Some challenges apply more to the specialty of anaesthesiology, as we are involved in procedures that put us at higher risk of exposure, but we have guidelines and training on the PPE to be used as mentioned. On the PPE front, donning an N95 mask might be physically tiring and uncomfortable, but I am grateful that I have access to the protective equipment that I need to get the work done. This applies across the country’s healthcare institutions, and the people who made this happen should be highly commended.
On the personal front, I believe many are facing disruptions in their usual routines. For one, we have not seen our older folks since Chinese New Year as we made an early deliberate decision to social distance ourselves from the more vulnerable group. We do look forward to spending time with them when this eventually blows over. While we do leverage on technology to overcome this safe distancing, nothing warms the heart more than a simple sit-down meal together at the table.
How is your family supporting your work now?
I am glad that my wife [Dr Loh May-Han] is also an anaesthesiologist. She practices at the National University Health System. Within the context of our professional work, we have always discussed and shared (within the constraints of patient confidentiality) our clinical experiences, best practices, the latest guidelines and evidence in anaesthesia practice. This COVID-19 situation is no exception. We are able to rapidly understand and appreciate the challenges that the other is going through. The emotional support bolsters the confidence to continue persevering in this crisis, knowing that we have each other’s back all the way.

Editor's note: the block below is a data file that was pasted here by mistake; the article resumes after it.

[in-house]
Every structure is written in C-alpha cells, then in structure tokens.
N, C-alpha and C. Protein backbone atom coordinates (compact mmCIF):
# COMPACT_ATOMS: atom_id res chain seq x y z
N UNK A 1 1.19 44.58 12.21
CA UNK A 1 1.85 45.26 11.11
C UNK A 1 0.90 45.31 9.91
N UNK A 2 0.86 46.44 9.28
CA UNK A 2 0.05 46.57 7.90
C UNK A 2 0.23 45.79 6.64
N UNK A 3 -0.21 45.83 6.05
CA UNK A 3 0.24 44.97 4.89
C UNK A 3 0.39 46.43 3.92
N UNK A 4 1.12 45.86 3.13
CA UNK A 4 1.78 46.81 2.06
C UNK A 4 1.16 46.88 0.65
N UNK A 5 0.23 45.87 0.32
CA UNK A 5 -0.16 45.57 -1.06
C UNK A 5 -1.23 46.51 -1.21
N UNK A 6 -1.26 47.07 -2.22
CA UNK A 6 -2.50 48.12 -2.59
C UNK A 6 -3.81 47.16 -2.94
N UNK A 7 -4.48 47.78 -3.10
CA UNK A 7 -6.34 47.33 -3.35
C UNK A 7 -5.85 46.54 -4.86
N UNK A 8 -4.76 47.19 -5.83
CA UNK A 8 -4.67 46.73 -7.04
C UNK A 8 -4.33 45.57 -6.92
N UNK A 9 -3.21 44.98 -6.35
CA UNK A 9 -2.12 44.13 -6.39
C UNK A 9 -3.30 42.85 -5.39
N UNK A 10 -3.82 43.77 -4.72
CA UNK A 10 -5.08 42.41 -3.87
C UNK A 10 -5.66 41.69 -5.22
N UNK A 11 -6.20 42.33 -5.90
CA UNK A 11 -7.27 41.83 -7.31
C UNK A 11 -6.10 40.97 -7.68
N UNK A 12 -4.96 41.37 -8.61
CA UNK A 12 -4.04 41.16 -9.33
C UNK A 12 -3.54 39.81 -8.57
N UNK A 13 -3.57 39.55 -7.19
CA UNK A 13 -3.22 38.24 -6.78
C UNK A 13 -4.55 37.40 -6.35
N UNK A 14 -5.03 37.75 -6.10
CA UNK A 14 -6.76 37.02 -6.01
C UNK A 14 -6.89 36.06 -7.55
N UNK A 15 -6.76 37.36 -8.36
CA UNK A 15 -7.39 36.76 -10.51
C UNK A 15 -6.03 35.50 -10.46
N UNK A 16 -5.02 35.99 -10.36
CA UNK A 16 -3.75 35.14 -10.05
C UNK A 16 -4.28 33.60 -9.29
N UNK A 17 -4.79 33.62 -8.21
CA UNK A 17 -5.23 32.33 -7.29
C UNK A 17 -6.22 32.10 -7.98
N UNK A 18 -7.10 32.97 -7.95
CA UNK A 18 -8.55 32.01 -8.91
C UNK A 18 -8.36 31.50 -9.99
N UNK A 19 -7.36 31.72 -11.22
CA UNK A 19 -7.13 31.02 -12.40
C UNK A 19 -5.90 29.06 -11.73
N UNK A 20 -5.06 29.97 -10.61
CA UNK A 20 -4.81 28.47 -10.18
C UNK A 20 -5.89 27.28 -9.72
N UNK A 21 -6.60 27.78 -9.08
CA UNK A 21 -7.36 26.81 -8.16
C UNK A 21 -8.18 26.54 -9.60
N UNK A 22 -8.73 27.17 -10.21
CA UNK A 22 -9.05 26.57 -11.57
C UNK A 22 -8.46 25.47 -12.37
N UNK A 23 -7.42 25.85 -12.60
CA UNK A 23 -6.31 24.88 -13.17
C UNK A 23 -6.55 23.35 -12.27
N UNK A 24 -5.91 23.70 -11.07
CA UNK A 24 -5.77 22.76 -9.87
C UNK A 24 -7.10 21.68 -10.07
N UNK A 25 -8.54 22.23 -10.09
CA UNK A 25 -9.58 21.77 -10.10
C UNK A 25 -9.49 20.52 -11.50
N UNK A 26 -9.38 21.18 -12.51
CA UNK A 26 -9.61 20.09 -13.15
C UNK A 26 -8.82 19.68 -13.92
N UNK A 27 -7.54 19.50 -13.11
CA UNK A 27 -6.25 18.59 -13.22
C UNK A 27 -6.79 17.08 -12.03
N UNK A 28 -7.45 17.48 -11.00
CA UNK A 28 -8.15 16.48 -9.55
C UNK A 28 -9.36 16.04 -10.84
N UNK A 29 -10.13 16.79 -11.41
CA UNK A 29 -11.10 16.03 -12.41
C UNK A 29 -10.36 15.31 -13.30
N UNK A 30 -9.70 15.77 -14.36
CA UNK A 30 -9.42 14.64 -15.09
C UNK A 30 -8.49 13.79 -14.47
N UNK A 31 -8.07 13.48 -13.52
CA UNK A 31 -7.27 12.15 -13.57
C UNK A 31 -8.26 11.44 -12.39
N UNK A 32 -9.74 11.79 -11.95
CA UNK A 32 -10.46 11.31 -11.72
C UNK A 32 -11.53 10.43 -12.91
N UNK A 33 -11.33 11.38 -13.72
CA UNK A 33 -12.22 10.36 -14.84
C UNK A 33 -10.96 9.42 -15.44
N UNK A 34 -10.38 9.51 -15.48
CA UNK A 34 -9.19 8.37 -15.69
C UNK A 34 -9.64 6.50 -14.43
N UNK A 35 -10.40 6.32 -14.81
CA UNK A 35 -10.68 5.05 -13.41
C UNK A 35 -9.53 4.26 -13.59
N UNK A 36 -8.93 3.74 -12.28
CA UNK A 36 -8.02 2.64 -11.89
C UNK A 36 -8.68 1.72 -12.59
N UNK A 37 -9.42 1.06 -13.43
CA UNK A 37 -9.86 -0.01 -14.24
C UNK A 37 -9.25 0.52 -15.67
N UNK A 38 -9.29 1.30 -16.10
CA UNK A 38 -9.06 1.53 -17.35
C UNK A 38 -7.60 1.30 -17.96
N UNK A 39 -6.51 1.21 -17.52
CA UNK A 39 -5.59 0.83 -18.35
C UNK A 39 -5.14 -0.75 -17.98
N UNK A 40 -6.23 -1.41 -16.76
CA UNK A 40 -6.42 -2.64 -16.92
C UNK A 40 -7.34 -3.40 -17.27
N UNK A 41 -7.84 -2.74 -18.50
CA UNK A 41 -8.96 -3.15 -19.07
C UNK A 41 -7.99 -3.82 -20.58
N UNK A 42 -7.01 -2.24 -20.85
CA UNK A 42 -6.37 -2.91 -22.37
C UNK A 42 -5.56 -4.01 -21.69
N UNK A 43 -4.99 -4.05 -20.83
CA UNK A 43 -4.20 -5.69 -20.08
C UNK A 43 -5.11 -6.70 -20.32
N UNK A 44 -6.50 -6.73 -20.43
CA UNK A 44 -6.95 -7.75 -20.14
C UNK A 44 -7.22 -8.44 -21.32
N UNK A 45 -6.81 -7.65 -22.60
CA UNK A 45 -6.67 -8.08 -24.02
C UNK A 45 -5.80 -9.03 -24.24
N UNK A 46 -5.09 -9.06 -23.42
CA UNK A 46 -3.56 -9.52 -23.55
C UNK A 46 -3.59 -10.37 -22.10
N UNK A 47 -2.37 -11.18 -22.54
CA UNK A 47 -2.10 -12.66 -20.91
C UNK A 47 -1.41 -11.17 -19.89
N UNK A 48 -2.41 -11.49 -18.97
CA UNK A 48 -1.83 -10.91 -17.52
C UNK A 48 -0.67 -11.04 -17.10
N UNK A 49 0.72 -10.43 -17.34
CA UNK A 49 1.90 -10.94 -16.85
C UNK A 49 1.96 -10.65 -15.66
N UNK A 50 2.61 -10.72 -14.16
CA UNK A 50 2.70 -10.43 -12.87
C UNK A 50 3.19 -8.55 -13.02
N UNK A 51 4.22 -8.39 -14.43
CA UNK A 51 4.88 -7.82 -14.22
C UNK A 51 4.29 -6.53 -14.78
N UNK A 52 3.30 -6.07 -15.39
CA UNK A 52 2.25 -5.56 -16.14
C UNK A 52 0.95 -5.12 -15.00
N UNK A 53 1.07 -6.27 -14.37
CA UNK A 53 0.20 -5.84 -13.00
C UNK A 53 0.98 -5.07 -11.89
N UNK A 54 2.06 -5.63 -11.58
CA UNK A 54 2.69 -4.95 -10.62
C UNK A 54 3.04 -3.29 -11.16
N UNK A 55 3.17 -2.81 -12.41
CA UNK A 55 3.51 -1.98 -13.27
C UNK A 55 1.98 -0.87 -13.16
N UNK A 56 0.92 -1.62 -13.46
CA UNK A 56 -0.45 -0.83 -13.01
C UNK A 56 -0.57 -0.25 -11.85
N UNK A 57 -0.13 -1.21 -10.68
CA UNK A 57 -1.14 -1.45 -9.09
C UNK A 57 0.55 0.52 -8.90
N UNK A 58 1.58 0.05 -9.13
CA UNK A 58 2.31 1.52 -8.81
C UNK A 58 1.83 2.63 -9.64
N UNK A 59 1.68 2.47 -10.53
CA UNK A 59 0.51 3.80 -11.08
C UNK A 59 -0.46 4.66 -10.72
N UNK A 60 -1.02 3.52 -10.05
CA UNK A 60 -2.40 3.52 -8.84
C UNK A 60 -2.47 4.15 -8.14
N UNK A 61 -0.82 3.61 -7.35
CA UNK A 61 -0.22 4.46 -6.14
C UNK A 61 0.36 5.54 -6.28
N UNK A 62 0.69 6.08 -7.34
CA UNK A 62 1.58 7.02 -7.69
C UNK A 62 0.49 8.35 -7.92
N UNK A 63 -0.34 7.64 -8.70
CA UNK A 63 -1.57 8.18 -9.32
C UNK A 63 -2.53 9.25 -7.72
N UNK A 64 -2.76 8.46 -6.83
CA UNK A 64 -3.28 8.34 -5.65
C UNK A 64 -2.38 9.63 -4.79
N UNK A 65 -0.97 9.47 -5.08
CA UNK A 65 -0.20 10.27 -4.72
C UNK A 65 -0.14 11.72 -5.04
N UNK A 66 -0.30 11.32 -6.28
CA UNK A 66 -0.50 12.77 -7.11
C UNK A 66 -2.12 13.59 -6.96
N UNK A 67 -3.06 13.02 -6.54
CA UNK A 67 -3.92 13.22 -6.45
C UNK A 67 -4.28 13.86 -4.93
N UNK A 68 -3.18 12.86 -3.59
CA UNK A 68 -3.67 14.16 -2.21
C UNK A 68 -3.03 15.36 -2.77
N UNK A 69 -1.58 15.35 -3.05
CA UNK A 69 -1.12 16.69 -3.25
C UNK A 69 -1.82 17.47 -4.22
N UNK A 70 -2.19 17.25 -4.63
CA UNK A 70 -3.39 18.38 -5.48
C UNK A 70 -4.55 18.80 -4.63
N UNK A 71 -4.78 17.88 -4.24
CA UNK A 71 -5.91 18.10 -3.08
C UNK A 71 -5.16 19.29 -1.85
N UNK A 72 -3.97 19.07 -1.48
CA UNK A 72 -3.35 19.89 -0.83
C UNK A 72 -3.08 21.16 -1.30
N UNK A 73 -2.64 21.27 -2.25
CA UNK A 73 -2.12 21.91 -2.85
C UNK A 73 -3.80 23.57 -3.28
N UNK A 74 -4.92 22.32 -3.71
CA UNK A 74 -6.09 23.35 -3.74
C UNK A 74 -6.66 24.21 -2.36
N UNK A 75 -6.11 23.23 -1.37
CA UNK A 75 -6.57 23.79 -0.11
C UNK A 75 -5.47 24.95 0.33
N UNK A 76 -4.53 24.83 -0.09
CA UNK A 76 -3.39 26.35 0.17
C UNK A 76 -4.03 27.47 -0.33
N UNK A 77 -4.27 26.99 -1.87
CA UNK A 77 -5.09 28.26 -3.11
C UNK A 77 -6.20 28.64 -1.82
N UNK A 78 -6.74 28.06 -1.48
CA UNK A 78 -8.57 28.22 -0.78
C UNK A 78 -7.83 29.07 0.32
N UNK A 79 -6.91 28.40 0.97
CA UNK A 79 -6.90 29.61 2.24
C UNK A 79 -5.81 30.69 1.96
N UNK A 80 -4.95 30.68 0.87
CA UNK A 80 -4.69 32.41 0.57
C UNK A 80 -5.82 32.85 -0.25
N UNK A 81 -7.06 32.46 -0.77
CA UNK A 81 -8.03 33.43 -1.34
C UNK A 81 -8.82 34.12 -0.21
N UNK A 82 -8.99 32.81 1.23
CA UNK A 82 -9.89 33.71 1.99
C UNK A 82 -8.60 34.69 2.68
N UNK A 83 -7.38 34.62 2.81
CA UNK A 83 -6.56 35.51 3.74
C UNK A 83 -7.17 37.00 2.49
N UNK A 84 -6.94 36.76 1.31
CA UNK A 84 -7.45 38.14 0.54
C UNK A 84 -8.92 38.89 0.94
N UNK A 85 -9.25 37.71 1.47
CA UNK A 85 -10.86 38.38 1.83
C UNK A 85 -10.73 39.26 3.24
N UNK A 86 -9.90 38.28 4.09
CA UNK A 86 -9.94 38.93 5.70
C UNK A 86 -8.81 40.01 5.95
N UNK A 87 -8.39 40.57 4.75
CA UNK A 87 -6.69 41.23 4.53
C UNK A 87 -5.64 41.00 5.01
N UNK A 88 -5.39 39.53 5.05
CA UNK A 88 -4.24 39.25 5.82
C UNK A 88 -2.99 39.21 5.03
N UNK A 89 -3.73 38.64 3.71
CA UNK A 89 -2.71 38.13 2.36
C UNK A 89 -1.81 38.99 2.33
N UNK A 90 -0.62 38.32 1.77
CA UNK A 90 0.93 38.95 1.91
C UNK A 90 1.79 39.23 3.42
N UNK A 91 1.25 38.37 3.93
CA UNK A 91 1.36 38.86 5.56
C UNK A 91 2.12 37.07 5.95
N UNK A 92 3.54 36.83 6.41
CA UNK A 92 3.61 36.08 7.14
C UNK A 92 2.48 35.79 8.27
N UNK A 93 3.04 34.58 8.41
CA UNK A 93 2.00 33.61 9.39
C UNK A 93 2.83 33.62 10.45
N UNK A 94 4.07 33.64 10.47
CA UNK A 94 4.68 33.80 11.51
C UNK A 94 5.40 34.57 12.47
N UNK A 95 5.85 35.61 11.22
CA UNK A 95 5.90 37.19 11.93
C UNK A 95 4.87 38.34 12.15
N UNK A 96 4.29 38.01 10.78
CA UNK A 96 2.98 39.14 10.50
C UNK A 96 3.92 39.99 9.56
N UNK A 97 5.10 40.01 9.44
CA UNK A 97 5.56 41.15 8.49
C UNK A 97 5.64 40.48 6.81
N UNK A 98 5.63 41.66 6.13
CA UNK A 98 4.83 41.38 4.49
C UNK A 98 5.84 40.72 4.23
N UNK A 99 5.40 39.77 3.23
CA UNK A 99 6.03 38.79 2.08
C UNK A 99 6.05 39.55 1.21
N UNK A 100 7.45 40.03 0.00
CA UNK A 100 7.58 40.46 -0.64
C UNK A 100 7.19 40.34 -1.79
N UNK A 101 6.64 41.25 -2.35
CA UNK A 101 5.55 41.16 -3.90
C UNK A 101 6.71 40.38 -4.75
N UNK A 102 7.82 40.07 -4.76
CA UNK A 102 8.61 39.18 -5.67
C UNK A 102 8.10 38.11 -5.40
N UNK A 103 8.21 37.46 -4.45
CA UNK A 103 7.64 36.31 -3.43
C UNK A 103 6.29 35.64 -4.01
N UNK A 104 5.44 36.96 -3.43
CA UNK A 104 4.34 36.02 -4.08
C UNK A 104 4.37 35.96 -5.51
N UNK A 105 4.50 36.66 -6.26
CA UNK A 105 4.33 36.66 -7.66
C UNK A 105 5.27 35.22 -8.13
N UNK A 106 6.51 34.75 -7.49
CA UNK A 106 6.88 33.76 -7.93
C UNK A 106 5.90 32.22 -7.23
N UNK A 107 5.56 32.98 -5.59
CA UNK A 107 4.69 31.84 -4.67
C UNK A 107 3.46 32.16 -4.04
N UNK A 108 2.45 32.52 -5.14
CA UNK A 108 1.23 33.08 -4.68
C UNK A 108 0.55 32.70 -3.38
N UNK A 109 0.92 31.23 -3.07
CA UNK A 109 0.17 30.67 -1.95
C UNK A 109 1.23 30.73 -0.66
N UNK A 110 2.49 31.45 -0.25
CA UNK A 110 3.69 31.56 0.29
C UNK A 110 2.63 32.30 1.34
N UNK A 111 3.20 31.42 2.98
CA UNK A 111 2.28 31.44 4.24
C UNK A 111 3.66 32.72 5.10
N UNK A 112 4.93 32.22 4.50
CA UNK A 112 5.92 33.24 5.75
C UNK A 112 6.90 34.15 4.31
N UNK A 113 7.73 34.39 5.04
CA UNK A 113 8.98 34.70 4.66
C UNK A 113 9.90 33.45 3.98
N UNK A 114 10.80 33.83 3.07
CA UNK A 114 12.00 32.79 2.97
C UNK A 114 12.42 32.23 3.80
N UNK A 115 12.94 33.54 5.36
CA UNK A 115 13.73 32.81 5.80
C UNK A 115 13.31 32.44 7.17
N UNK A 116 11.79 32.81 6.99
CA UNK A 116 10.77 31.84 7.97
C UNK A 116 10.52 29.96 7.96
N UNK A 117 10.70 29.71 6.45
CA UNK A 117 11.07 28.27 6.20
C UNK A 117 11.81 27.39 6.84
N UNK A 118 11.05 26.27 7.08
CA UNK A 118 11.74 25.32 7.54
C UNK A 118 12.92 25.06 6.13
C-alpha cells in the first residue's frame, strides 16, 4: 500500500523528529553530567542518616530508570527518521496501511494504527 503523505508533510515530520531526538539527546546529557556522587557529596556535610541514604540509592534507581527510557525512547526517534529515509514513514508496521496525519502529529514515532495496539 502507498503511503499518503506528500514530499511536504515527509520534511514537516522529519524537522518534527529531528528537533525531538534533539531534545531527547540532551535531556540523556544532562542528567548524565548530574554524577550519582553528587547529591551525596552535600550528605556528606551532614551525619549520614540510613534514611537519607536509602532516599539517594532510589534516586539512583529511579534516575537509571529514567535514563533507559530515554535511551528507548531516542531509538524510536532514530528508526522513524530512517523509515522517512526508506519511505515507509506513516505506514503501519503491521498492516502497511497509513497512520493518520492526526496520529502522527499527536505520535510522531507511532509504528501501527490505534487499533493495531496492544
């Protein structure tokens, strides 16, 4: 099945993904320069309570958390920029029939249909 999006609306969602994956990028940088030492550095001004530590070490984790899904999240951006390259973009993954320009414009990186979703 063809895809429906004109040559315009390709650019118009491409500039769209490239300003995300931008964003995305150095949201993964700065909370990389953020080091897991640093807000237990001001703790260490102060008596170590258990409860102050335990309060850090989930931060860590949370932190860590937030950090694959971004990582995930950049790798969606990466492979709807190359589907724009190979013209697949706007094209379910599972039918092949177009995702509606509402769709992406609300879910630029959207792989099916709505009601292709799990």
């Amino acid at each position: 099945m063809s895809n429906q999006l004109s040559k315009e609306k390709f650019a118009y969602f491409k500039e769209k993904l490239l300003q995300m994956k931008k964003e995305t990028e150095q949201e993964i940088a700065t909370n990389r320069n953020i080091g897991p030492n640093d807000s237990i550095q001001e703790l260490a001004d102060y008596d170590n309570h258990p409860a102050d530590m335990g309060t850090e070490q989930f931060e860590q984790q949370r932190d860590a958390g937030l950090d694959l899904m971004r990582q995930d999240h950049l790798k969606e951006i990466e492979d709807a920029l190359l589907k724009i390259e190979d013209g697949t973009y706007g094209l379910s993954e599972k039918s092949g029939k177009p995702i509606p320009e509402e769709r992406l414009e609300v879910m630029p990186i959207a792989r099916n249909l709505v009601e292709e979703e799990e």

The older folks in the family are extremely supportive of the work that we do. They are aware of the nature of our work, and of course, remind us constantly to stay safe in this crisis. I believe that they are adequately reassured from our personal accounts of the safety measures taken in the hospitals.
Any advice to Prestige readers on how to stay positive at this dire time?
I believe that Prestige readers are part of an extremely positive community. We know that we will get over this crisis together. Do continue to contribute in our own positive ways to society during this crisis, continue to appreciate and be grateful for the sacrifices and efforts that others have made during this pandemic.
What has been one good thing that you’ve noticed during this outbreak?
I think Singapore’s reputation for excellence has been reaffirmed during this crisis, from our governance to our crisis management, from the people’s resilience to the depth of our country’s reserves. Our leaders and people have shown composure and rationality in the face of this unheralded and unprecedented crisis. I am happy and proud to call myself a Singaporean.
Any other bright moments?
I see hope for humanity. It would appear that Mother Earth is healing herself — cleaner air, bluer skies and clearer waters. I am hoping that these positive environmental consequences will last longer, even though pragmatism tells me that these tangible effects might be short-lived. But I see beyond the transient climate clarity. Sustainability and environment-friendly practices are possible and necessary for a cleaner and greener future. The global community has been given a glimpse into this crystal ball and I remain hopeful that nations, businesses and individuals are able to work together towards more environmentally friendly practices.
I sense goodness in humanity. We bear witness to the enormous outpouring of positive human spirit and action in this period of pessimism and negativity, and hear many stories of people who go beyond to help the disadvantaged and vulnerable.
What else keeps you going in a tough time like now?
I believe in this country and our leaders. We are rational, composed, and deliberate in our thinking, decisions, and actions. This imparts great confidence to me as I know that we will ride this storm as one nation, and emerge from this in the best possible shape to tackle the future.
I believe in science and its processes. We will be able to come to grips with this crisis though the laboratories, the clinical trials, and the scientific community. One way or another, we will science our way out of this crisis.